In Which I Write About Jacob’s Accident & Become Famous

As some folks know, Jacob was hit by a car last month while riding his bike to school. The driver didn’t stop (yes, you read that right. Someone hit a child on a bike, knocked him over and kept driving.)  Jacob wasn’t hurt.

It was a very powerful learning experience for all of us.  I wrote a short piece about it for the website, and it is my Very First Guest Post Ever.  Go here to read it (Mom, that means you have to click on the underlined words).

Happy May Day all!

The most traumatic Thing about preschool

Having seen 3 boys through preschool, a process of some 15 years duration, I have made a final decision on the most traumatic aspect of this experience.  Separation anxiety, the exposure of your child to influences outside your control, industrialized food stuffs, and the omnipresent smell of bleach were all considered.  These are traumatic, yes, but they are not the most traumatic.  Continue reading “The most traumatic Thing about preschool”

Buried Treasure

On this beautiful sunny midwest morning (hey, do I sound like I’m from California??), I had the joy of speaking about therapeutic writing to a group of folks at Generations of Hope, a very cool multi-generational community.  At Generations of Hope,”children adopted from foster care find permanent and loving homes, as well as grandparents, playmates and an entire neighborhood designed to help them grow up in a secure and nurturing environment.”  This morning at Hope Meadows, we talked about writing, about how it needs compassion about self-permission in order to thrive.  Going through the world with an open and watchful heart really helps too.  And then they asked me the question everyone asks about ongoing writing which is, “How do I find time to do it?”  Here is the secret to answering this question…

Continue reading “Buried Treasure”

Shameless Self-Promotion (Sorry)

Well, it’s only taken me 7 months to encourage people to read my blog, and along the way I’ve learned that really, everyone has a blog, and if you are not up to the nanosecond on “social media,” you’re doomed to obscurity.  So, I’m asking for your help in helping me to “promote” my blog (but ONLY if you feel like it’s worth promoting).

Here are very simple ways to do this: you can of course encourage subscribers (they have to do this themselves, you can’t do it for them), you can click on any of the “share” buttons at the end of each post (email, Facebook, Tweet, share etc.), and I also think there’s a button on the top of each post the says “Like” with a little star next to it. 

Any of these things will help me inch along in the world of social media networking, and would be much appreciated.  And if there’s anything else that I can be doing to make my blog more worth promoting in that world, please, please, please don’t hesitate to let me know.  I would LOVE the advice!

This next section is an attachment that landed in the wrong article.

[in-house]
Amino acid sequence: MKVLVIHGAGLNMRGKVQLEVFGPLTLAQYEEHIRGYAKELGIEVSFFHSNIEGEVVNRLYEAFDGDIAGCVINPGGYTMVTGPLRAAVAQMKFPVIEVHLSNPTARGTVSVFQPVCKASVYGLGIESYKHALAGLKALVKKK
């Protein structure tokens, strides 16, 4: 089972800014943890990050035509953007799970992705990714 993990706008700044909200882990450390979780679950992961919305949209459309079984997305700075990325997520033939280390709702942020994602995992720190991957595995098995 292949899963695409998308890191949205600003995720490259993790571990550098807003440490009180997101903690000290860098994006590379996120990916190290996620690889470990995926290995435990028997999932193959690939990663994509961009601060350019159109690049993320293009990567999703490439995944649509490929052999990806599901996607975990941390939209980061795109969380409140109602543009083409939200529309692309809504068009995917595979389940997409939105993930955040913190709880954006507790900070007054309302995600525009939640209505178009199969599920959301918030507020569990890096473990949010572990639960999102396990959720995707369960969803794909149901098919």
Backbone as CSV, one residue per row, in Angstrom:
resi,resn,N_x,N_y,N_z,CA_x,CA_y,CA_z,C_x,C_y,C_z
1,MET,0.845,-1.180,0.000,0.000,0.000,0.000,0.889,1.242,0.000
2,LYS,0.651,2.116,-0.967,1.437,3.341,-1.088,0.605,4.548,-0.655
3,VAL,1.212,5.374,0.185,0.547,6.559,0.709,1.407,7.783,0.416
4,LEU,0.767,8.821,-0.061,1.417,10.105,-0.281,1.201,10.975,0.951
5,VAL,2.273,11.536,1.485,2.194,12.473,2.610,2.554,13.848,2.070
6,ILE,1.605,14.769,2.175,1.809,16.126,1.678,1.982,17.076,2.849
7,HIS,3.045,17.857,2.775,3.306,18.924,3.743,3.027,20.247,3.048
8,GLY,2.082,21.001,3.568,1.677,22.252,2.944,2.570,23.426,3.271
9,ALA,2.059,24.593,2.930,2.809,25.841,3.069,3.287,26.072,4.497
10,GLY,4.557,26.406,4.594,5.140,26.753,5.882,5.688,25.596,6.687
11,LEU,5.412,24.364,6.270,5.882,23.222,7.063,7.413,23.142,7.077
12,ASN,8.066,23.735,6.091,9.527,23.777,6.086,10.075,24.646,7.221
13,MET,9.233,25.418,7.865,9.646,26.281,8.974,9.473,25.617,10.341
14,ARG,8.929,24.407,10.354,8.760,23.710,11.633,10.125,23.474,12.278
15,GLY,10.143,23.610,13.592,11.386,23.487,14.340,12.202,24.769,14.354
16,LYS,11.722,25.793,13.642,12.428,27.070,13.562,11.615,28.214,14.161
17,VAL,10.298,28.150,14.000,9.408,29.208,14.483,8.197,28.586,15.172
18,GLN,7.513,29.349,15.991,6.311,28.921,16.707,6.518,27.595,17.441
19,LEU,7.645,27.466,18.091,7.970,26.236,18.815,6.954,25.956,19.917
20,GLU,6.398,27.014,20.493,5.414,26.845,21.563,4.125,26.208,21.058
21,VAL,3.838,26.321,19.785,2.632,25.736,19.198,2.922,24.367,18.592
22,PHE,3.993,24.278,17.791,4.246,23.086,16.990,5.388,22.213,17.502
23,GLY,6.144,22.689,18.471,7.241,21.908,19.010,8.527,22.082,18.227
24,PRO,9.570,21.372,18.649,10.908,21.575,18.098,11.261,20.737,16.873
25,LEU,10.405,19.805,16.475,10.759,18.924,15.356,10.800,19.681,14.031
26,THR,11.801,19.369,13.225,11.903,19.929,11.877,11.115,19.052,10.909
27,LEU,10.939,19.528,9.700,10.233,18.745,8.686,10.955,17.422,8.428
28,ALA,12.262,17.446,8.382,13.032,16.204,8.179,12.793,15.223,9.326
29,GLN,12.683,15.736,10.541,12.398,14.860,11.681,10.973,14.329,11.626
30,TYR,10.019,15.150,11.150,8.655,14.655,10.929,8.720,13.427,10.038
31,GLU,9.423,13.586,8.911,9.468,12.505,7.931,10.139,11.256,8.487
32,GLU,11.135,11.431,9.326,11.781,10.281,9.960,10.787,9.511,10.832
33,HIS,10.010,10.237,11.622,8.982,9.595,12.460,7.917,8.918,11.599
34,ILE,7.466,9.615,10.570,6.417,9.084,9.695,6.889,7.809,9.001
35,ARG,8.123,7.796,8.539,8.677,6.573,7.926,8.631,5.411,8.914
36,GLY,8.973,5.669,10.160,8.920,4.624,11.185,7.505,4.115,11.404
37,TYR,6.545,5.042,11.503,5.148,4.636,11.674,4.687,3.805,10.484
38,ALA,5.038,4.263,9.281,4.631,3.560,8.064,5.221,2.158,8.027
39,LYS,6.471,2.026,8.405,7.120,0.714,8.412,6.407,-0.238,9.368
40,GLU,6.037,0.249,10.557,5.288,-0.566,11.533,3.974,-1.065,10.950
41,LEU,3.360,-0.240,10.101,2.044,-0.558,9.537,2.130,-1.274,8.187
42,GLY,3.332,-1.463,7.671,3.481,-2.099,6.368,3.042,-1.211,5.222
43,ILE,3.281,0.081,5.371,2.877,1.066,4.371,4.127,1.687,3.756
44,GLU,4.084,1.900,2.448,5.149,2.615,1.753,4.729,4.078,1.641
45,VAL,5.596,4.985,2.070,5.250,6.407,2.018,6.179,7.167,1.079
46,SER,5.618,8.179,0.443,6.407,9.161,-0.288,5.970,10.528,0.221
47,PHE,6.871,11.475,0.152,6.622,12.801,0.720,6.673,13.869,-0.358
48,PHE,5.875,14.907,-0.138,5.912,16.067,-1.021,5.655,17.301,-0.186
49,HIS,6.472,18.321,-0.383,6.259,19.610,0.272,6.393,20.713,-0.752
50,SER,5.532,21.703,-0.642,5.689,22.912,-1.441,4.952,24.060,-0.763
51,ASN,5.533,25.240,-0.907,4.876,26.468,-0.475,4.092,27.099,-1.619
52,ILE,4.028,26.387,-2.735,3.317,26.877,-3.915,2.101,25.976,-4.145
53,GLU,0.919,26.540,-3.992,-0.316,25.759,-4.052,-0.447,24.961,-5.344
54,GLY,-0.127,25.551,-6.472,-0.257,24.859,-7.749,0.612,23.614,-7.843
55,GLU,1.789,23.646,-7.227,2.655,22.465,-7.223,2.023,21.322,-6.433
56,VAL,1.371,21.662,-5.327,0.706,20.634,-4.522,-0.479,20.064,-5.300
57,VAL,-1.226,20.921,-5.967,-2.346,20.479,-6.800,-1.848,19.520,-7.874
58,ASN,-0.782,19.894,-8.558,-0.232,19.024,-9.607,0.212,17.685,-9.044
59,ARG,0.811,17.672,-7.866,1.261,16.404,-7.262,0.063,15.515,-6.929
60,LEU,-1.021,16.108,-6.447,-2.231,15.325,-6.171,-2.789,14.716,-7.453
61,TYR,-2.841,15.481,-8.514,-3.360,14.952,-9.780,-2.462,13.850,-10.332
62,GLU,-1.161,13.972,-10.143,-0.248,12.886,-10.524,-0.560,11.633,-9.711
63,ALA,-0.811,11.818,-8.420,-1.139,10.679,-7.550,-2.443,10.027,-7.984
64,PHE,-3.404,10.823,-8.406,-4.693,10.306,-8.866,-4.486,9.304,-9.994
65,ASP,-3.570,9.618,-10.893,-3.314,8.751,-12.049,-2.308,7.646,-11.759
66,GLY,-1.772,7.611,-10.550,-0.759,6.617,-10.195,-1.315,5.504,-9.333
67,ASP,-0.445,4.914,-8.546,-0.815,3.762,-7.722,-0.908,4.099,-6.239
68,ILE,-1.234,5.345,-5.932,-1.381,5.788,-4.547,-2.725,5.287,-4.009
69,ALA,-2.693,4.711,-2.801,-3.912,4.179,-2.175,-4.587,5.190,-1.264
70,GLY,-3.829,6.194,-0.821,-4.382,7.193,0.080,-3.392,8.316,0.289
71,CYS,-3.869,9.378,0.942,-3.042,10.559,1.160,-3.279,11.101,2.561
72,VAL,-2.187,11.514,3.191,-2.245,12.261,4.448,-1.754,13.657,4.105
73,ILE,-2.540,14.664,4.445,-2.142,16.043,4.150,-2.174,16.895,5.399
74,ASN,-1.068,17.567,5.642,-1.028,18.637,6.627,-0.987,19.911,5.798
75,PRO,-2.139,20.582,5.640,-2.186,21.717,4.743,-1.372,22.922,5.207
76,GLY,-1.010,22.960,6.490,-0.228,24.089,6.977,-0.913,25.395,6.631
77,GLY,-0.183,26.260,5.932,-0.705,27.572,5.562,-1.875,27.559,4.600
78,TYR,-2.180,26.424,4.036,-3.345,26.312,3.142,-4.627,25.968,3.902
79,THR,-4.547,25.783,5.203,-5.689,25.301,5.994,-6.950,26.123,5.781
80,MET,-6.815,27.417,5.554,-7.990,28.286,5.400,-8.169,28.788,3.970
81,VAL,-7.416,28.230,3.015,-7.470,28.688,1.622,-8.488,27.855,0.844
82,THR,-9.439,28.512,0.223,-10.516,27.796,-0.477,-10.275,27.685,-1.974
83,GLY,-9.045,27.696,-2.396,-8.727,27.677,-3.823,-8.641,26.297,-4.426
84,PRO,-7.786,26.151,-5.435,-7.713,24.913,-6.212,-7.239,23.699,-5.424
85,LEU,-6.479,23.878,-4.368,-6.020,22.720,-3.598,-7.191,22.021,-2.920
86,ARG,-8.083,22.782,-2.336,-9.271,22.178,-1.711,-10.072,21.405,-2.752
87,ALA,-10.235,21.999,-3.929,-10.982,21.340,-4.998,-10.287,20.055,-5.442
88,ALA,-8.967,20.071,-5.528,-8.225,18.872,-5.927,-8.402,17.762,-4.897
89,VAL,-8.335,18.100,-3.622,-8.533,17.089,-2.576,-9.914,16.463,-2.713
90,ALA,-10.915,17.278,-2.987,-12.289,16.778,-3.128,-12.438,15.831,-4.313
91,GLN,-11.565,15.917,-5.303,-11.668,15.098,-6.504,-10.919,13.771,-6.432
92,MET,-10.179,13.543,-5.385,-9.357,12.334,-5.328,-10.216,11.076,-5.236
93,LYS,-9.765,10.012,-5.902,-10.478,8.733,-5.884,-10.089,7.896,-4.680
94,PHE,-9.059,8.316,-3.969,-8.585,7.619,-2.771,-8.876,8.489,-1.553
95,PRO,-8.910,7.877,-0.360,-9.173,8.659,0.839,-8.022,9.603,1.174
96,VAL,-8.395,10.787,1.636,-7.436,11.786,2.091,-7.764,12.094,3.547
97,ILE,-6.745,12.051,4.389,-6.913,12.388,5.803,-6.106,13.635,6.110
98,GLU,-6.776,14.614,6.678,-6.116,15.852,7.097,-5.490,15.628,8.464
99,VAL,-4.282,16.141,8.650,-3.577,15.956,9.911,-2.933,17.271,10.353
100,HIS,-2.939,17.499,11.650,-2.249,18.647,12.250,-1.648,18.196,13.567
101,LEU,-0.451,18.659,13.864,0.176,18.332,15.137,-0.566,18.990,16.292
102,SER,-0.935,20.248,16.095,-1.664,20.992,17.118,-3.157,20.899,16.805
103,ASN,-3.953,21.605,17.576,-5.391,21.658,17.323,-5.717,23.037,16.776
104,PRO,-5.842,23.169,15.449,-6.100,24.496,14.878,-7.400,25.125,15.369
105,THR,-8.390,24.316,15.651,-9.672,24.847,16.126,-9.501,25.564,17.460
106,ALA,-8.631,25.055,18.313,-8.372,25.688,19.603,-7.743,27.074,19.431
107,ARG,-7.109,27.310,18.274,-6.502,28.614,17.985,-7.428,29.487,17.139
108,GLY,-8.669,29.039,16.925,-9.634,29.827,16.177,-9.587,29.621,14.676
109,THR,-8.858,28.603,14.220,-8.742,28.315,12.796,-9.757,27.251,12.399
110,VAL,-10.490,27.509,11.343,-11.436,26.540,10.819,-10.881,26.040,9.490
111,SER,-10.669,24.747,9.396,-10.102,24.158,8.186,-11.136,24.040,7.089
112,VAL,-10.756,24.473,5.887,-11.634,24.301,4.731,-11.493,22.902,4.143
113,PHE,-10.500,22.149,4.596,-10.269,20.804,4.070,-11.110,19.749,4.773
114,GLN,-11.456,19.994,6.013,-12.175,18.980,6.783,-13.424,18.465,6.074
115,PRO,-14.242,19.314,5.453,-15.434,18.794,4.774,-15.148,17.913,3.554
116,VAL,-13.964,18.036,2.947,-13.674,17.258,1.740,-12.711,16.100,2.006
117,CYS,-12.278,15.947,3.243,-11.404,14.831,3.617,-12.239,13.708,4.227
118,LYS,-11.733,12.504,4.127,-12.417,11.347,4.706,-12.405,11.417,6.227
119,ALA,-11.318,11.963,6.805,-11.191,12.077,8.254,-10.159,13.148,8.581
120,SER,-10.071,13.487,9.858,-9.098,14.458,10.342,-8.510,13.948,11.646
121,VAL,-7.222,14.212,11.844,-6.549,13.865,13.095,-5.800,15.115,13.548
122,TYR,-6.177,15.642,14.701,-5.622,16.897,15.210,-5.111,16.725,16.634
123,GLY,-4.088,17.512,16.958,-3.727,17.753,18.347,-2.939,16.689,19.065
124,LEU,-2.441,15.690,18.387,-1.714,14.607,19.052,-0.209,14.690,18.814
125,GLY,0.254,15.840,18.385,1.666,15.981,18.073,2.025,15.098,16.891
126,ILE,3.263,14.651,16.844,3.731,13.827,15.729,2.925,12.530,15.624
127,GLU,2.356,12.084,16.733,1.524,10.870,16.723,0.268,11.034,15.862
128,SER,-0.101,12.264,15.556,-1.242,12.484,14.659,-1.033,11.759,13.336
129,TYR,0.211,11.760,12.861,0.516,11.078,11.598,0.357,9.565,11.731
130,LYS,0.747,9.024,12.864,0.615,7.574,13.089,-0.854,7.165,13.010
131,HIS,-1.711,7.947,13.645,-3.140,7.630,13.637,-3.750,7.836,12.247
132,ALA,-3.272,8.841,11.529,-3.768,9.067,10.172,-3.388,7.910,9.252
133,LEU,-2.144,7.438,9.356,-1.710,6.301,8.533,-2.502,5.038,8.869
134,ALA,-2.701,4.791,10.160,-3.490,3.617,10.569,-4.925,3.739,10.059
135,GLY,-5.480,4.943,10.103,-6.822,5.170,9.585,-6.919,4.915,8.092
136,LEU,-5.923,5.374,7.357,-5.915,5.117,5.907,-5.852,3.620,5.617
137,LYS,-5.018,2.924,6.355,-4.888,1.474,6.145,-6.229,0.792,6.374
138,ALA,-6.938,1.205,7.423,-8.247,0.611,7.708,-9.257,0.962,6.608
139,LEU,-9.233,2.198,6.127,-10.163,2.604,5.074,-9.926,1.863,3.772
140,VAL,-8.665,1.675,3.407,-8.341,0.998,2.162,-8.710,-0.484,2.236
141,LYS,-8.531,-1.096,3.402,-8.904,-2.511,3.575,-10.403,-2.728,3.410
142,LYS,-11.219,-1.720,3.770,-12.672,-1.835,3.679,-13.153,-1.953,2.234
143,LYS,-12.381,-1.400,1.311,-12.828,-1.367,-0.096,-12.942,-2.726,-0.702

And P.S.  Maybe when we get to 20,000 views, we can have a virtual party!  We can all eat Baskin Robins at the same time!!!

Thank you, as always!

The Season of Light: An Invitation to a Poetic Advent

There are some special announcements today at From the Heart, and I’m so excited to share them with you!  The first is that, as some of you may remember, this blog started with a project called Radical Lent: A Poetic Approach to 40 Days in the Wilderness.  I had decided last March that as a Lenten practice, I would read a poem each day and then write about it here.  And I invited some people to read along, and they were gracious enough to say yes, and well, the whole thing sort of took off from there.  So here’s the news I’m excited to share: I’ve decided to do an Advent blog called “The Season of Light: An Invitation to a Poetic Advent.”  This project will follow pretty much the same pattern as the Lenten blog: a poem and a post each day during the Advent Season.  Below are some more details (and a request)! 


Continue reading “The Season of Light: An Invitation to a Poetic Advent”

Being What You Don’t Know How to Be


One of the most common pieces of writing advice is to “write what you know.”  It makes sense on one level, because the most compelling writing is typically the most authentic.  This advice has never worked that well for me though, because my first reaction is to immediately decide that I don’t know anything, and my second is to feel irritated and think, “If you already know something, why would you need to write about it?”  So with that not-quite-a-disclaimer disclaimer, I’ve decided to write about something that I know absolutely nothing about and yet feel very attracted to, and that is: living as an athletic person.  To that end, I’ve made a little list of 10 things to keep in mind if you are not an athletic person and wish to try being one.

Continue reading “Being What You Don’t Know How to Be”

Apologetic and Still Looking for Meaning

One of my longest-standing delay tactics when it comes to writing is to look up the definitions for words that I already know, telling myself that I’m just “warming up,” but really choosing someone else’s way of defining something rather than my own.  Maybe it’s an okay strategy, I’m not sure; sometimes I do learn interesting things.  For example, this morning I was looking up “apology,” and I found this adorable collection of “apology poems” from Mrs. Trebour’s class at Countrywood Primary School in Huntington, NY from October 2003.  The class wrote apologies to pumpkins they had carved for Halloween.  Here’s my favorite, by “Alex:”
Dear Pumpkin,
I am very sorry for taking
your brain out.
Please forgive me.
But now I can make stew 
out of you.

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